One technique, which seemed to have some success, was the use of spas. At least their popularity would seem to indicate some success. The Dead Sea water has a reputation for healing arthritis and has been successfully investigated with healing lasting up to three months [Sukenik]. It has two and a half to ten times as much potassium chloride by weight as sodium chloride and an even greater ratio of magnesium chloride.That king-sized spa, the ocean, has been given credit for anti-arthritic tendencies also. This is plausible because the ocean contains potassium in about the same concentration as blood fluid. Sea mud is also given credit for curative properties [Veinpalu]. The spa at Bath, England, has potassium content less than one tenth that of ocean water [Riley]. If it is typical of spas, then unless they were drinking the water, it is hard to see how it could have helped.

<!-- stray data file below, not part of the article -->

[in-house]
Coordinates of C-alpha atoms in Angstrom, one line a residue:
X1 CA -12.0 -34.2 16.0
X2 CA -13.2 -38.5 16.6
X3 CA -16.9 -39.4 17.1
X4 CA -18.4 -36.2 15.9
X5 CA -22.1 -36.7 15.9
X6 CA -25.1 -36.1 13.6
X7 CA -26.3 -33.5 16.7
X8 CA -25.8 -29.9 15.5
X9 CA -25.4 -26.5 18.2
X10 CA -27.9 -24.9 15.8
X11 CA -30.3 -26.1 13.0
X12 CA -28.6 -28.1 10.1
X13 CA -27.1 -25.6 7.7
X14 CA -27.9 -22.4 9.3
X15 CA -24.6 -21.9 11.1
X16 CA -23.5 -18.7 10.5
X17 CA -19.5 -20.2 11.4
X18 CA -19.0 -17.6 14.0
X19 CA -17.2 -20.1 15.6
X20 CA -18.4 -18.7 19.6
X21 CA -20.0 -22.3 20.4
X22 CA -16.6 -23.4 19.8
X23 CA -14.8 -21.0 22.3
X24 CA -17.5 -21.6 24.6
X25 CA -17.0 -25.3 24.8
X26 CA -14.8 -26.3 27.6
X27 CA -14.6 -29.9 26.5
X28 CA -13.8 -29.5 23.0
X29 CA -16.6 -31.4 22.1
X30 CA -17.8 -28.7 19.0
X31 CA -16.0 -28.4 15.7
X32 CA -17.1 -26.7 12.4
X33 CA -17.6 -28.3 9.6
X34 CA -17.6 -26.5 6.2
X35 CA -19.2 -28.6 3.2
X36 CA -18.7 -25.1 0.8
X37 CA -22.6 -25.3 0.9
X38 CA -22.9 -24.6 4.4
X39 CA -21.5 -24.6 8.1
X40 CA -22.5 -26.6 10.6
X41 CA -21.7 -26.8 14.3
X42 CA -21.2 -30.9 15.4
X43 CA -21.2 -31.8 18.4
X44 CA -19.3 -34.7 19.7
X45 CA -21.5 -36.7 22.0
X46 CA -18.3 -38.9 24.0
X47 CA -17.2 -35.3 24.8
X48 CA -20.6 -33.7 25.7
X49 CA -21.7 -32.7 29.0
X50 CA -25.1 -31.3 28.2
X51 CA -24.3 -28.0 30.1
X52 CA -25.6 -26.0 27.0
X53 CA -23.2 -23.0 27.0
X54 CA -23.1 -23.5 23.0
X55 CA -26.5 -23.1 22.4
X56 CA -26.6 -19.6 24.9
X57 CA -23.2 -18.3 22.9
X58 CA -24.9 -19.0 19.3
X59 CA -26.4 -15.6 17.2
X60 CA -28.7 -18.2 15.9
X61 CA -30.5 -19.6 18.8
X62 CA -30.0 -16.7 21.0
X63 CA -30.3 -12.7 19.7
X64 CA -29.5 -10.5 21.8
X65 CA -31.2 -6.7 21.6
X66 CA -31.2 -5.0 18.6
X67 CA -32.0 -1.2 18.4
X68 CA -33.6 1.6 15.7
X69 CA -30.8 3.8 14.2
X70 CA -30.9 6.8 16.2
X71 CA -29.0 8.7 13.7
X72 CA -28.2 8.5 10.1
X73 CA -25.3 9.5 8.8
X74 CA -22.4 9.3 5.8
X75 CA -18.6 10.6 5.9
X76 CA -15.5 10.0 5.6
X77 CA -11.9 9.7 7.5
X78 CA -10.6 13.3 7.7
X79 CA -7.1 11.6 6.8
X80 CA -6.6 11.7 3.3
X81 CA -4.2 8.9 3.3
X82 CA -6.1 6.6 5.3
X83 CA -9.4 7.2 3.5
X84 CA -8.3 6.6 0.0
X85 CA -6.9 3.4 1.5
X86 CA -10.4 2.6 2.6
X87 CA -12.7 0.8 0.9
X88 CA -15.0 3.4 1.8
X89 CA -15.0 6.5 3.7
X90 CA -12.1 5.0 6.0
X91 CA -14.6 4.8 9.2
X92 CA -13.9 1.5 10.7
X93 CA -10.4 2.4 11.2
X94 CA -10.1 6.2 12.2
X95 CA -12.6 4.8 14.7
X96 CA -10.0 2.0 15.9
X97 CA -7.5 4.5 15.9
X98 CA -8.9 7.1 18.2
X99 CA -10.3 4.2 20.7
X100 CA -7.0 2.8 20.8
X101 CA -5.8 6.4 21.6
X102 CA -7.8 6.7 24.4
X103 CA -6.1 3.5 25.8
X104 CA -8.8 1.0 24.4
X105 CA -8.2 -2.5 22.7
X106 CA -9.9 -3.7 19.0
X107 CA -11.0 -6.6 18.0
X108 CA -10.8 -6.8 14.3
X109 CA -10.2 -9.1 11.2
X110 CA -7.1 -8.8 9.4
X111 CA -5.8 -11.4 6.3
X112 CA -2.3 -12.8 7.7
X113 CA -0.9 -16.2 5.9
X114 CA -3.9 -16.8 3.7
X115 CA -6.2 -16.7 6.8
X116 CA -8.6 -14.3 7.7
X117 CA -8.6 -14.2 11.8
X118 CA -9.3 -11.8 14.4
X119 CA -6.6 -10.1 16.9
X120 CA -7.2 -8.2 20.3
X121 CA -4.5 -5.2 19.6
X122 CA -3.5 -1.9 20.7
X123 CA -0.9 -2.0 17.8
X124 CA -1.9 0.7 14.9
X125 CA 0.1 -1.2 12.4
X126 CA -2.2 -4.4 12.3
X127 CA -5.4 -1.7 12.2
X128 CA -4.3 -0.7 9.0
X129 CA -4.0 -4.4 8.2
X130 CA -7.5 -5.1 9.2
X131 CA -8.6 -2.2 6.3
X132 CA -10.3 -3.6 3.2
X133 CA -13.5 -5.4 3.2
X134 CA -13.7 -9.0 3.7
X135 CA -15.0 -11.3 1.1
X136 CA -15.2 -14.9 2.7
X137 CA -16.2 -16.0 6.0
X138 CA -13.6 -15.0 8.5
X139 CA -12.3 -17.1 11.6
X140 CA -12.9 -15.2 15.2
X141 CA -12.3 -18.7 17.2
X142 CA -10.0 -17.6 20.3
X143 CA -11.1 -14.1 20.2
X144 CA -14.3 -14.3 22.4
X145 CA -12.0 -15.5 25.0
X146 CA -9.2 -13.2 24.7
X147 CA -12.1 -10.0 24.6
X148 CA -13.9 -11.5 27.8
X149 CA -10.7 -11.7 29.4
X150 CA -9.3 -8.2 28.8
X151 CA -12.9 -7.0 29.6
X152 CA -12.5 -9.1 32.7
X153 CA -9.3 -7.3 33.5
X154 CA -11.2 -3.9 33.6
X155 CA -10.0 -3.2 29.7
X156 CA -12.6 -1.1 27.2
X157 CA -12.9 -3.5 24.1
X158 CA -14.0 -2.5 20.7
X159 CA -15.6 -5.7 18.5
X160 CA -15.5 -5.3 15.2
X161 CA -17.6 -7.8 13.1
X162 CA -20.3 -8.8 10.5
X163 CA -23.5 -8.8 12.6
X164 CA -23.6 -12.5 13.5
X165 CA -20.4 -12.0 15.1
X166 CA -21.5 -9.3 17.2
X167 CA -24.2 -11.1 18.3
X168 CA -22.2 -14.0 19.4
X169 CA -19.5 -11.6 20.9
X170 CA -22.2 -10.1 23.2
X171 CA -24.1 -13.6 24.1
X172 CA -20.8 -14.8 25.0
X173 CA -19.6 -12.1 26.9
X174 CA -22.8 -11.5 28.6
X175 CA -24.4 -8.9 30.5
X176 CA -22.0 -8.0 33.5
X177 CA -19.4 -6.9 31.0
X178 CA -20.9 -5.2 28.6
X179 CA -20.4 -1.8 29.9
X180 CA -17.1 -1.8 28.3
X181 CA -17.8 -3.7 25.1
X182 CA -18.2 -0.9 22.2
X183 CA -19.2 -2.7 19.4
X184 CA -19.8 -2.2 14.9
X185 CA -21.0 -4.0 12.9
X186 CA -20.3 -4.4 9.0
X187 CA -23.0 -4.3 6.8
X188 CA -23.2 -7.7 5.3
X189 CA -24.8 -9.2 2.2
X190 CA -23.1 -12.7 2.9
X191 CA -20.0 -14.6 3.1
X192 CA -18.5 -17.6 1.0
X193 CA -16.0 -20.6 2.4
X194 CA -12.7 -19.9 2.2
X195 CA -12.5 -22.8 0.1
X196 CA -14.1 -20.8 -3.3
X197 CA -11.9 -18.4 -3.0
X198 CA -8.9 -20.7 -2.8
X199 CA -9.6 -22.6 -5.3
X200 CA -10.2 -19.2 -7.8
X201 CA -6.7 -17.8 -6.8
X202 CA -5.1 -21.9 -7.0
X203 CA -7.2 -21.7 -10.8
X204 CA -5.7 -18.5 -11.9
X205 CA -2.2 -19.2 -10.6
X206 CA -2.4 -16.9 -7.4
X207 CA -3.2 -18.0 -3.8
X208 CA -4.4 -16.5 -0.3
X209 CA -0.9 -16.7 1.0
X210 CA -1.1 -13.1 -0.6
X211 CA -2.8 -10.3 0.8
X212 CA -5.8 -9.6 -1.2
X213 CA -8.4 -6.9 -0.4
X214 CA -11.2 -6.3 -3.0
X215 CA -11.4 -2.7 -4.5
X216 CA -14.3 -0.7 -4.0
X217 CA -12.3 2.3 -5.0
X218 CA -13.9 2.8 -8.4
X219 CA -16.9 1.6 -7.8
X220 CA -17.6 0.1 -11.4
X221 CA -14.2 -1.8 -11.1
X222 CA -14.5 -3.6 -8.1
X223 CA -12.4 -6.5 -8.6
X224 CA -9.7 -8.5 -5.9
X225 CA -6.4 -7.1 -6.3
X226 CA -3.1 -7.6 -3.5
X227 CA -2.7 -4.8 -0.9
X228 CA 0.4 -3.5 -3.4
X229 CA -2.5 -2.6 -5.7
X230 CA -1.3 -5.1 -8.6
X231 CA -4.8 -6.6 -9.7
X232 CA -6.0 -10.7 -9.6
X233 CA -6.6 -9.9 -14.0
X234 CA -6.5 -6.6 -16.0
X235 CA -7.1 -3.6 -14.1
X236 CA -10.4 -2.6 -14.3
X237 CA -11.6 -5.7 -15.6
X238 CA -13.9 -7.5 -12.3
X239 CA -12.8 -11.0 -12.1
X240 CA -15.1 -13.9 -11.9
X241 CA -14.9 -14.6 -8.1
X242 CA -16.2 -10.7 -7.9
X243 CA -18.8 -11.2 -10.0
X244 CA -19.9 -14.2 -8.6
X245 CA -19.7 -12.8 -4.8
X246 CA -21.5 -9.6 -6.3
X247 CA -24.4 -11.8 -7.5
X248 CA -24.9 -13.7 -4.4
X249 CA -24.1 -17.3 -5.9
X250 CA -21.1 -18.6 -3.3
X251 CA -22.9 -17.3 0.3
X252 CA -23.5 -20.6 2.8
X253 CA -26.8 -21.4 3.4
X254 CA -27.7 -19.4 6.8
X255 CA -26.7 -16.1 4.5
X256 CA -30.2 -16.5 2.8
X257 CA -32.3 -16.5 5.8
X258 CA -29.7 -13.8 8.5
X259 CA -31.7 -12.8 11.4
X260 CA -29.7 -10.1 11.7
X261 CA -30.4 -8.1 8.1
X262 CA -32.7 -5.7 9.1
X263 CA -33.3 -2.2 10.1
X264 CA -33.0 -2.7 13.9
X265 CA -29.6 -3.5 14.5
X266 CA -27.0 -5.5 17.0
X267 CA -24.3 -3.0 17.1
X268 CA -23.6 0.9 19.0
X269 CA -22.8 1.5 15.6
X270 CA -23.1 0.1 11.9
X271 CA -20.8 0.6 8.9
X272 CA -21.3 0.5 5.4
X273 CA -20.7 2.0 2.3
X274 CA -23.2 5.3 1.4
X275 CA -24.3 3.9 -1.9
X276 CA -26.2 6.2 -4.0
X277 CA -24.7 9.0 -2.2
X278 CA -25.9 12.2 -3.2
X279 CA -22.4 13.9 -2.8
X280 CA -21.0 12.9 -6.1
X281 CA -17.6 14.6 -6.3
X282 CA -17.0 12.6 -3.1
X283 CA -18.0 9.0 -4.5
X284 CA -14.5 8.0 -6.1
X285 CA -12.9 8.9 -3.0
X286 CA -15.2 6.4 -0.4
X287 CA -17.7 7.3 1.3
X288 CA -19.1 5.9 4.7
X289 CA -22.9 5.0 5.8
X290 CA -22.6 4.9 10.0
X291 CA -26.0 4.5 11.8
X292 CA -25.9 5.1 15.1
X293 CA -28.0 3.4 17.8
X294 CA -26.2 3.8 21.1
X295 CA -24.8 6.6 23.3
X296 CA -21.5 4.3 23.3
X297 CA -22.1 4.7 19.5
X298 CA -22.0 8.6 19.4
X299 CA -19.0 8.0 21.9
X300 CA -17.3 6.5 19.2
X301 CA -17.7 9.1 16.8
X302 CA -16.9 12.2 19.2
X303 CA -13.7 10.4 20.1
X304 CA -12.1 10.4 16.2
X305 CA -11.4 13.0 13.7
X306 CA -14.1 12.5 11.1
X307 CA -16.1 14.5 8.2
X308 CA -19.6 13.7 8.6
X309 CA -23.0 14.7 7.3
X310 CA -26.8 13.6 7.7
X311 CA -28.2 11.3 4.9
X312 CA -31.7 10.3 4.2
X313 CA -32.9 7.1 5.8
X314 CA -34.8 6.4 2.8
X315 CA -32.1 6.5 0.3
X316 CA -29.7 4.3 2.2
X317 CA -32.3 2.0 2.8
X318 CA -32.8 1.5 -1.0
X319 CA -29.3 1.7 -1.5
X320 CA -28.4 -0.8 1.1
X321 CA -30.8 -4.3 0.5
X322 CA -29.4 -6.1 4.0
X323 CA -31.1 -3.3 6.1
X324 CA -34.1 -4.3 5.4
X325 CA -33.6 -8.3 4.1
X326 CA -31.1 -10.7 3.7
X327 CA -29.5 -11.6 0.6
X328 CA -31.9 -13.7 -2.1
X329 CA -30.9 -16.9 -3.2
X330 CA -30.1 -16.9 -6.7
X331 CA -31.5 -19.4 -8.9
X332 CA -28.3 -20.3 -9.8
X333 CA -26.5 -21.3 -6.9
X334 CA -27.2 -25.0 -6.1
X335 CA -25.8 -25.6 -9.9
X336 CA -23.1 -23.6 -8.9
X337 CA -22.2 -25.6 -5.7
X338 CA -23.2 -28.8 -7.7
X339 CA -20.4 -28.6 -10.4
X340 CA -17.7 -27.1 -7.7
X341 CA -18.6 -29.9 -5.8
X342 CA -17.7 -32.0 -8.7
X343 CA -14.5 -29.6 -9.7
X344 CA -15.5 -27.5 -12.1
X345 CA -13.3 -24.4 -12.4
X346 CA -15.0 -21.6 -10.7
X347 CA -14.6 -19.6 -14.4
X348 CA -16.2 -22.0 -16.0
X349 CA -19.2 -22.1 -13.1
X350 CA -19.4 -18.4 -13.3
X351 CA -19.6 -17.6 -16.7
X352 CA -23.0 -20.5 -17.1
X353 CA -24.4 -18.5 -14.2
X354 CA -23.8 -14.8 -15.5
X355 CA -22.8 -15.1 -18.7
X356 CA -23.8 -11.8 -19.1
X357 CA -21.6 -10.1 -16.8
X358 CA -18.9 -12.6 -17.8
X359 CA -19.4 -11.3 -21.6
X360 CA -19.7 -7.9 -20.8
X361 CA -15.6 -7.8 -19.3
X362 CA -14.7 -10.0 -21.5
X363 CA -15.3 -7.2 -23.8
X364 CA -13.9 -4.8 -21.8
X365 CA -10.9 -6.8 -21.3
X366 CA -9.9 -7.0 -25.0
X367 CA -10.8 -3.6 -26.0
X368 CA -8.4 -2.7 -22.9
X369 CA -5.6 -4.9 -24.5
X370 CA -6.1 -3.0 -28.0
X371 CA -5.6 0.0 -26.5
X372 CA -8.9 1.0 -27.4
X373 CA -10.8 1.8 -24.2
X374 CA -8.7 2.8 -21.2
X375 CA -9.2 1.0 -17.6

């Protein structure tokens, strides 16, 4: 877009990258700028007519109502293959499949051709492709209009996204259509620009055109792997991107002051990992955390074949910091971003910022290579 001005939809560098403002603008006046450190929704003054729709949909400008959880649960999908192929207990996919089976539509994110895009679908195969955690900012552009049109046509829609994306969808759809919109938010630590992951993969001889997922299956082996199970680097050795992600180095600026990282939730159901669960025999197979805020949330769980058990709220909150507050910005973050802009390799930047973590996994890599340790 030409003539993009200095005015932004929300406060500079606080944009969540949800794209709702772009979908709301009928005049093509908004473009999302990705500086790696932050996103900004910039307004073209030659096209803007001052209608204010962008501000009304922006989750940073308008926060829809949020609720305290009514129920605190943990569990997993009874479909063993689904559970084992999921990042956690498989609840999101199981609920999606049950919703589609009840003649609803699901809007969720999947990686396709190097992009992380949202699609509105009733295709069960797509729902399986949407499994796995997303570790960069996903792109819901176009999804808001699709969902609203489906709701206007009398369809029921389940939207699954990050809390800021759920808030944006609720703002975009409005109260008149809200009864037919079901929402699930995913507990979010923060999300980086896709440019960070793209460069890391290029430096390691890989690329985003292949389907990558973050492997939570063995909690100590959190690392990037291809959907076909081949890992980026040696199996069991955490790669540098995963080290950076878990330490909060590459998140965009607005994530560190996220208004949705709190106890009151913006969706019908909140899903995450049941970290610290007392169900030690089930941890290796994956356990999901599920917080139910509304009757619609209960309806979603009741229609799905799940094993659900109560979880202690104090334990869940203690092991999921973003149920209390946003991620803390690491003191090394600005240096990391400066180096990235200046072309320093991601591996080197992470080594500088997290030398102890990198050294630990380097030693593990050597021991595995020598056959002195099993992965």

There have been closer associations with potassium. At one time sulfurated potash was used to combat arthritis [Osol p1092]. It is not surprising that it fell into disfavor associated with such a poisonous anion. An anion is a negatively charged substance which neutralizes the positive charge of an ion like potassium. The first person to definitively link potassium to arthritis in no uncertain terms was DeCoti-Marsh in a book published in England in 1957 [deCoti-Marsh]. He claimed numerous case histories. He recommended a whole pot-pouri of anions to go with the potassium, some of them not nutritional, and some even poisonous. He attributed magical properties to these anions. His approach was reminiscent of the writings of ancient alchemists. More recently potassium supplements in connection with other drugs gave a good response [Casatta].